(a) a surface area of 1 to 600 m2 /g,
(b) a pore volume of 0.05 to 0.5 cm3 /g,
(c) a product of surface area (in m2 /g)×pore volume (in cm3 /g) less than or equal to 240,
(d) a calculated pore diameter of 1.5 to 2.5 nm, and
(e) a water content of less than 25% by weight.
Polishing agent in the form of synthetic hydrated precipitated silica is not a silica gel, xerogel or aerogel, but is obtained as a finely divided precipitate, such as from a solution of alkali metal silicate and acid. The variables of concentration, pH and temperature are chosen to prevent the formation of a continuous gelatinous mass and to promote the precipitation of silica in a finely divided form which can be readily filtered and washed.
Antinucleating agents containing phosphonic groups have been described in the art as dentifrice components. They may provide desirable anticalculus or antiplaque effect. Typical disclosures are in U.S. Pat. Nos. 4,348,381, 4,224,309 and 4,224,308 each to Gaffar et al; U.S. Pat. No. 4,215,105 to Gaffar et al; U.S. Pat. Nos. 4,183,915 and 4,177,258 to Gaffar et al; U.S. Pat. No. 4,144,324 to Crutchfield et al; U.S. Pat. No. 4,143,128 to Kim et al; U.S. Pat. No. 4,137,303 to Gaffar et al; U.S. Pat. Nos. 4,123,512, 4,100,270, 4,098,880 and 4,042,679 to Gaffar; U.S. Pat. No. 4,064,164 to Blum et al; U.S. Pat. Nos. 4,108,962, 4,108,961, 4,034,086, 3,988,443, 3,960,888, 3,941,772 and 3,925,456 to Ploger et al; U.S. Pat. No. 3,959,458 to Agricola et al; and U.S. Pat. Nos. 4,025,616, 3,937,807 and 3,934,002 to Haefele. Amounts of about 0.01-10% by weight, preferably about 0.1-5% and most preferably about 1-3% of such antinucleating agents can be included in the dentifrice of the present invention. They include acid and non-toxic pharmaceutically acceptable salts (e.g. ammonium and alkali metal, particularly sodium of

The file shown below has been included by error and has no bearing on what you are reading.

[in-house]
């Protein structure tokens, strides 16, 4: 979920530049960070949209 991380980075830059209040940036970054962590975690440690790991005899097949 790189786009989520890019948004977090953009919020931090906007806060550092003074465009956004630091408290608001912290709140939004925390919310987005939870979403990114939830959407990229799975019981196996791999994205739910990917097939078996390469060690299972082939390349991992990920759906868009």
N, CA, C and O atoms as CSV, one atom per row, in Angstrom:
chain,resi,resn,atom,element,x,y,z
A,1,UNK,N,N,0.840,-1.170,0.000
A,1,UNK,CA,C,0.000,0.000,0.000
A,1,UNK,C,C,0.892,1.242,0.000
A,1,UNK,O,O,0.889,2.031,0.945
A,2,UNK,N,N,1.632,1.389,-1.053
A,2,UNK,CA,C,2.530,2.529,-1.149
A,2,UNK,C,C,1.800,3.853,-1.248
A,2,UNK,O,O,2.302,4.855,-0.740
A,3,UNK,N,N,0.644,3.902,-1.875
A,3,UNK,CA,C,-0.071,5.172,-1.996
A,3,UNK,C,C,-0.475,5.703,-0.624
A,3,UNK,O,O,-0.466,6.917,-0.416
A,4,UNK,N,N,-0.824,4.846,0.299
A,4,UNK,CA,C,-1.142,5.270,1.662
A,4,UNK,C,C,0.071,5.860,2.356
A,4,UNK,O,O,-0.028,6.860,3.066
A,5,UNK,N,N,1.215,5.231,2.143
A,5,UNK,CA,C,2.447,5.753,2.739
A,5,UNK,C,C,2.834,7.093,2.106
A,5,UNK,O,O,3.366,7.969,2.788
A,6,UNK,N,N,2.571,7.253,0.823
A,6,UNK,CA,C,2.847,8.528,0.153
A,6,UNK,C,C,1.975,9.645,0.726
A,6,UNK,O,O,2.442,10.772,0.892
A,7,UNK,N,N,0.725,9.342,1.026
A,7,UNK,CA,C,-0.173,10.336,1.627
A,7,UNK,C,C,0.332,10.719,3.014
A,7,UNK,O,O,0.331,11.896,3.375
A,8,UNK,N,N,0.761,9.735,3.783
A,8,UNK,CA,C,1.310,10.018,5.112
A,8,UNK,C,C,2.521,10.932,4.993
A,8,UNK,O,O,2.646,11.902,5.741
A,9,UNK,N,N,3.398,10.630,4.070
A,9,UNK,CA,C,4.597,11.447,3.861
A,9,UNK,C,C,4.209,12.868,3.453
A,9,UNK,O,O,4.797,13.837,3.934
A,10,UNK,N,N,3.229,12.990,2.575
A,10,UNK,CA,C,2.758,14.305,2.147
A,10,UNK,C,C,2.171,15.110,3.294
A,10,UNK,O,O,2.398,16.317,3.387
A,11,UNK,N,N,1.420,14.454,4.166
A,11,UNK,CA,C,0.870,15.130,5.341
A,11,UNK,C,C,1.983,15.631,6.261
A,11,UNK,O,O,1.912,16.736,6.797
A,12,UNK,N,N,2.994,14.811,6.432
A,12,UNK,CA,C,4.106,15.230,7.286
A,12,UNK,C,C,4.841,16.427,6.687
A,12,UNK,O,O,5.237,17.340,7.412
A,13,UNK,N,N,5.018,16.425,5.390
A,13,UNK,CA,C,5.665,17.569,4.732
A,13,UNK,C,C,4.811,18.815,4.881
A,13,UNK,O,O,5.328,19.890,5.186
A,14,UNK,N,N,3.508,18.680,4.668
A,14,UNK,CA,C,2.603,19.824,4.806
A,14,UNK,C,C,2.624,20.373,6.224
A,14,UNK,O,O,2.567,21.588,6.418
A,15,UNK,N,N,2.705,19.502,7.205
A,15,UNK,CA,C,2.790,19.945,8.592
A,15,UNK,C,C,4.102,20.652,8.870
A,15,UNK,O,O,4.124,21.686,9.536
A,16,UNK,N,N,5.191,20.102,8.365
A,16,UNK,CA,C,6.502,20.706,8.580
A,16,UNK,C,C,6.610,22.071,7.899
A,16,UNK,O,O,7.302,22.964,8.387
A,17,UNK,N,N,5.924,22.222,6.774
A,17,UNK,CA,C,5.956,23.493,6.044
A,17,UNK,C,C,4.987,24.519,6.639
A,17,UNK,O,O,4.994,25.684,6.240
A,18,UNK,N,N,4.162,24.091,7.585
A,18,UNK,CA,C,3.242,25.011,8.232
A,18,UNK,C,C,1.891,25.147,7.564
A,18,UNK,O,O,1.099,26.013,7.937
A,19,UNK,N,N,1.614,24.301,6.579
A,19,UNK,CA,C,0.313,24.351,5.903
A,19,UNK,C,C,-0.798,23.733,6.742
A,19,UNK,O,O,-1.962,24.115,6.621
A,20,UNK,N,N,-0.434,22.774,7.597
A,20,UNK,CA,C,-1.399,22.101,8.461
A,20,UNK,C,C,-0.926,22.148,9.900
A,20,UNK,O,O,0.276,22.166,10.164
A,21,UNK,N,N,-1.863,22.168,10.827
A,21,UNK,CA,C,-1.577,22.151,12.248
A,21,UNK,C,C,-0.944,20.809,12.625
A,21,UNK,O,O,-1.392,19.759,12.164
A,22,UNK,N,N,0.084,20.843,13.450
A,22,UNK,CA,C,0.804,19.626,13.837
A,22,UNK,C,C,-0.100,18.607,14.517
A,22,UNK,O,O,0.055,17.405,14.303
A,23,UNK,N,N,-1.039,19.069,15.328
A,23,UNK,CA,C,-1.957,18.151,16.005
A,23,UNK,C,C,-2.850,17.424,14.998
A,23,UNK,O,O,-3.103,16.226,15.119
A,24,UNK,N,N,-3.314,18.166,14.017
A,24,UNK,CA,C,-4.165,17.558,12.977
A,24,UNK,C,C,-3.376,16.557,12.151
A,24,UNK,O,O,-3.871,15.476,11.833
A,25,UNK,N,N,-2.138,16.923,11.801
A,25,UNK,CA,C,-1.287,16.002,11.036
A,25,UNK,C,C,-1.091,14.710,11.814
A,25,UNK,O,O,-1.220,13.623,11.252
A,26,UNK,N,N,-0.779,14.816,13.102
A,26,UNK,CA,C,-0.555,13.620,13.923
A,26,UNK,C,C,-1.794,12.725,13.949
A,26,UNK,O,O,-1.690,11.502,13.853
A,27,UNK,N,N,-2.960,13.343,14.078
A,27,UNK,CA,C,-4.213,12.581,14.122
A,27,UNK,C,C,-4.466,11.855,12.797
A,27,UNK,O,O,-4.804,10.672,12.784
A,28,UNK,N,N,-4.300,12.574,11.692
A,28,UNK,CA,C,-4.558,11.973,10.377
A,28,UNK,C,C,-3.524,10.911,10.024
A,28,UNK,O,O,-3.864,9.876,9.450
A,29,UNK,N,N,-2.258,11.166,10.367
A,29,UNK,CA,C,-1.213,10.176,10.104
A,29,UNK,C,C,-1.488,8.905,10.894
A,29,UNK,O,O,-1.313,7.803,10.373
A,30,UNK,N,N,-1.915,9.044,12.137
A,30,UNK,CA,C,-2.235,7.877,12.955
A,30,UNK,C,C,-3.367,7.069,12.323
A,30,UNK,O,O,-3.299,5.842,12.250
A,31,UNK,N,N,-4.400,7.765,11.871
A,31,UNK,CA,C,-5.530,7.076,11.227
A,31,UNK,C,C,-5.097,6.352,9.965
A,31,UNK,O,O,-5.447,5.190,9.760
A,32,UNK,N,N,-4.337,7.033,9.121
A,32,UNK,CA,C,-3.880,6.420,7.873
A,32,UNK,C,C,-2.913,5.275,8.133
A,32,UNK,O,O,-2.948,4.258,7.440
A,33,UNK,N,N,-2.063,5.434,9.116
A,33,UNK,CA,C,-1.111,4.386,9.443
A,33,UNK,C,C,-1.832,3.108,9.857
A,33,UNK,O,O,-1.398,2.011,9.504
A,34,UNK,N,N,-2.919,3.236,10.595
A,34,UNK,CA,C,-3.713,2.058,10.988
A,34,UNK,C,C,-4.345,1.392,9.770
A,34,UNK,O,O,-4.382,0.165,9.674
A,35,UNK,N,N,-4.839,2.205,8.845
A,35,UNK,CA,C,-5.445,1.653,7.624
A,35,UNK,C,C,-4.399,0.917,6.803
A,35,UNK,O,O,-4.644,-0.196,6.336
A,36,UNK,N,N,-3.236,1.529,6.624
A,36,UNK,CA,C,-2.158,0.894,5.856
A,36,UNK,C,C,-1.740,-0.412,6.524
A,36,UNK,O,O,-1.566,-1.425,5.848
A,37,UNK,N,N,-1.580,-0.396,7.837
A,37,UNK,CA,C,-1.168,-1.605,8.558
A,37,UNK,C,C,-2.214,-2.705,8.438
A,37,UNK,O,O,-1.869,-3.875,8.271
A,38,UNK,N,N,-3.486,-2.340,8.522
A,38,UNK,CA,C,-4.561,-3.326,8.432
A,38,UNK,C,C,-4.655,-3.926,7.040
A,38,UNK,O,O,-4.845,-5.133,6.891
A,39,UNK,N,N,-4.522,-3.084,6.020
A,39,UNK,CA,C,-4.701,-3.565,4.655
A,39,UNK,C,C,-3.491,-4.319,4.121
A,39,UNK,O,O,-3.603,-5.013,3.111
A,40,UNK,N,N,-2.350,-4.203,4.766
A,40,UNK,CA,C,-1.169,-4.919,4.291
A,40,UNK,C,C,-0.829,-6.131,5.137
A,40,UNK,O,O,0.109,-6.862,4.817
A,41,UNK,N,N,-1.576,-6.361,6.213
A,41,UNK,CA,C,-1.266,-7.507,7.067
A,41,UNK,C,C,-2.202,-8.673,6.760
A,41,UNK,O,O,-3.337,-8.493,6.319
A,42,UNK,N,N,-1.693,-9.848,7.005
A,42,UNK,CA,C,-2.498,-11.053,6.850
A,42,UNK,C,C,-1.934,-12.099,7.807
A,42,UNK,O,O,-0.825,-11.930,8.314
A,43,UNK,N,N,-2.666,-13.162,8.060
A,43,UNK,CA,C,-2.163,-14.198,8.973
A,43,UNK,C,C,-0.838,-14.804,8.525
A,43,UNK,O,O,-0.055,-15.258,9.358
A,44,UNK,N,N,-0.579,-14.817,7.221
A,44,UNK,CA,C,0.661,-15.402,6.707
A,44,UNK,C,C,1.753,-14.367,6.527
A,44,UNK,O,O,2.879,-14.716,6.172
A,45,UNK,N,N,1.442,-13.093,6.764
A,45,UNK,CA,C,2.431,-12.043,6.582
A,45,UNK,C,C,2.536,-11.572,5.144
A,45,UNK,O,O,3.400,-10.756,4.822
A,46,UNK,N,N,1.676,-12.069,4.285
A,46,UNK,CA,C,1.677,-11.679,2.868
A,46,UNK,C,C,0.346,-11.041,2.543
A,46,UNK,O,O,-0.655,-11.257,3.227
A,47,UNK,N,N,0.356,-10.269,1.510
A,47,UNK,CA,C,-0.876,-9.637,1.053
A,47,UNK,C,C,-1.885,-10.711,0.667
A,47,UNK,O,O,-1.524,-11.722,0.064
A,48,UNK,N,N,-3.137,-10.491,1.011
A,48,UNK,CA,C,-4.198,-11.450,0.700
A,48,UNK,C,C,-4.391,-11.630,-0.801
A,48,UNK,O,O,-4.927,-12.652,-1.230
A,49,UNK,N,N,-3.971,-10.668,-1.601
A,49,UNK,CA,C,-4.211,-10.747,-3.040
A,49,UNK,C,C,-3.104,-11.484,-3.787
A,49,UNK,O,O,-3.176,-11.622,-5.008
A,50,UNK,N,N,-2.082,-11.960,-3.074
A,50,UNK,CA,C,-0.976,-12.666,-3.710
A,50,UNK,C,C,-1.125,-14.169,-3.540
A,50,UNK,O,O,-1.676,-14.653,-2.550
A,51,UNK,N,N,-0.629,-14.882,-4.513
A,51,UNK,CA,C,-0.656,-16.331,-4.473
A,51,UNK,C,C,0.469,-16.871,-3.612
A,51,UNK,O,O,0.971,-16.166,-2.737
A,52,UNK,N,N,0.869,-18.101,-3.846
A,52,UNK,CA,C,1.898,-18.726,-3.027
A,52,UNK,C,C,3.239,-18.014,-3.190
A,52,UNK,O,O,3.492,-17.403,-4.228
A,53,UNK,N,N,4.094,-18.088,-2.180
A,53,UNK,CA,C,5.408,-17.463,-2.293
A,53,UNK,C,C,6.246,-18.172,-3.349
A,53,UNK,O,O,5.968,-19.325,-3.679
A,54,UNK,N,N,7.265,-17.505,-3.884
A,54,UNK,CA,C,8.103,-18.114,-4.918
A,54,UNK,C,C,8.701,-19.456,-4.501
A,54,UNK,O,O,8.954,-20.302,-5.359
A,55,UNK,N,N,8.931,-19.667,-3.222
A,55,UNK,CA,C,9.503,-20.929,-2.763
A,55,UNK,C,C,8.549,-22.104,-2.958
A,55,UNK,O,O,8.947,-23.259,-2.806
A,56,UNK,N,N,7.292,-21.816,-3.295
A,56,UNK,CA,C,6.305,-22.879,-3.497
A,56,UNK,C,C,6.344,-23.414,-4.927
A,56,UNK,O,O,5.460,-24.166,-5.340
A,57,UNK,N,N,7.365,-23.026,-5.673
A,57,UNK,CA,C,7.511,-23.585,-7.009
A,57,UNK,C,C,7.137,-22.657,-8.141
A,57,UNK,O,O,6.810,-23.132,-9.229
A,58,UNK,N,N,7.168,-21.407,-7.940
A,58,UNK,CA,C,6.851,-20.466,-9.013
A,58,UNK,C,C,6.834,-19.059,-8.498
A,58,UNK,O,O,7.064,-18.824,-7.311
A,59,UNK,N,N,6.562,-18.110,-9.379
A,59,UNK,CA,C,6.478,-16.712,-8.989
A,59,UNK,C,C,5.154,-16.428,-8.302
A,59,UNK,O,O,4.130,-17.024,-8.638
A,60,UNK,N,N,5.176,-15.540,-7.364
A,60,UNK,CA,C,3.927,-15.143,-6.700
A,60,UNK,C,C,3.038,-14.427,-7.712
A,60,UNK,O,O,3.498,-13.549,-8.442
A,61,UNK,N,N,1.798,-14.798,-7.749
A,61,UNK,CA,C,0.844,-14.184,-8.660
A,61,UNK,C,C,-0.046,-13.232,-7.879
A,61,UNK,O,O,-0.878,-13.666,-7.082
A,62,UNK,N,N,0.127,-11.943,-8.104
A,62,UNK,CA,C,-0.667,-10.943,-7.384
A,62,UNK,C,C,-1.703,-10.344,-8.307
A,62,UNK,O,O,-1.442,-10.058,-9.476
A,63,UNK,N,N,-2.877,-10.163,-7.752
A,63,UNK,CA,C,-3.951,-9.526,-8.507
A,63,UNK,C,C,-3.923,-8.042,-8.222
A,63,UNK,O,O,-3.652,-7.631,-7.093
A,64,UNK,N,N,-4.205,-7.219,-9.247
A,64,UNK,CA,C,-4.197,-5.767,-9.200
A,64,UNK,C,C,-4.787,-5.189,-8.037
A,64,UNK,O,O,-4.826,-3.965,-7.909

2-phosphonobutane tricarboxylic acid -1,2,4;
alkylene diamine tetramethylene phosphonic acids containing
1-10 alkylene groups;
polyalkyl bis-(phosphonomethylene) amine acid;
1,3-di-amino-alkane-1,1-diphosphonic acid as set forth in U.S. Pat. No. 4,064,164;
azacycloalkane-2,2-diphosphonic acid containing 4-6 carbon atoms in the heterocyclic ring;
pyrrolidone-5,5-diphosphonic acid wherein the hetero-N atom is substituted with hydrogen or an alkyl group containing 1-6 carbon atoms;
azacycloalkane-2,2-diphosphonic acid wherein the hetero-N atom is substituted with hydrogen or an alkyl group containing 1-3 carbon atoms and containing 4-6 carbon atoms in the hetrocyclic ring;
2-hydroxy-2-oxo-3-amino-3-phosphonyl-5-oxo-1-aza-2-phospha-cycloalkanes as set forth in U.S. Pat. No. 3,925,456;
anticalculus agents of U.S. Pat. No. 3,959,458 typified by ethane-1-hydroxy-1,1-diphosphonic acid.
Alkylene diamine tetramethylene phosphonic salts, particularly sodium salts of ethylene diamine tetramethylene phosphonic acid are preferred.
The gelling agent of the present invention is present in the dentifrice amount of about 0.2-2% by weight. I-carrageenan mixed with xanthan in a weight ratio of from 1:7.5 to about 1:1.5, preferably from about 1:4 to about 1:2.5. The yield point viscosity of a dentifrice containing the mixed gel system in accordance with the invention typically is about 3000-5000 dynes/cm2, preferably about 3500-4500 dynes/cm2 (measured on Haake Rotovisco RV3 Viscometer using a profiled cup).
As mentioned above, iota carrageenan is commercially available as Genuvisco type 0819 and Viscarin TP-5 and has been recommended for use in a toothpaste. Such use in a toothpaste was described in Japanese Patent Publication No. 56 115711 of Lion Dentifrice Ltd., wherein i-carrageenan and xanthan are mentioned as alternative possible components of a gelling system together with k-carrageenan and alkali metal alginate. In U.S. Pat. No. 4,353,890 to Scott, i-carrageenan is disclosed as an alternative to k-carrageenan as a toothpaste gelling agent wherein the toothpaste is subjected to microwave radiation to reduce the tendency of carrageenan in general to become thin during manufacture. The carrageenan may be sole gelling agent or mixed with other gelling agents. In the present invention, dentifrice containing i-carrageenan does not require microwave radiation.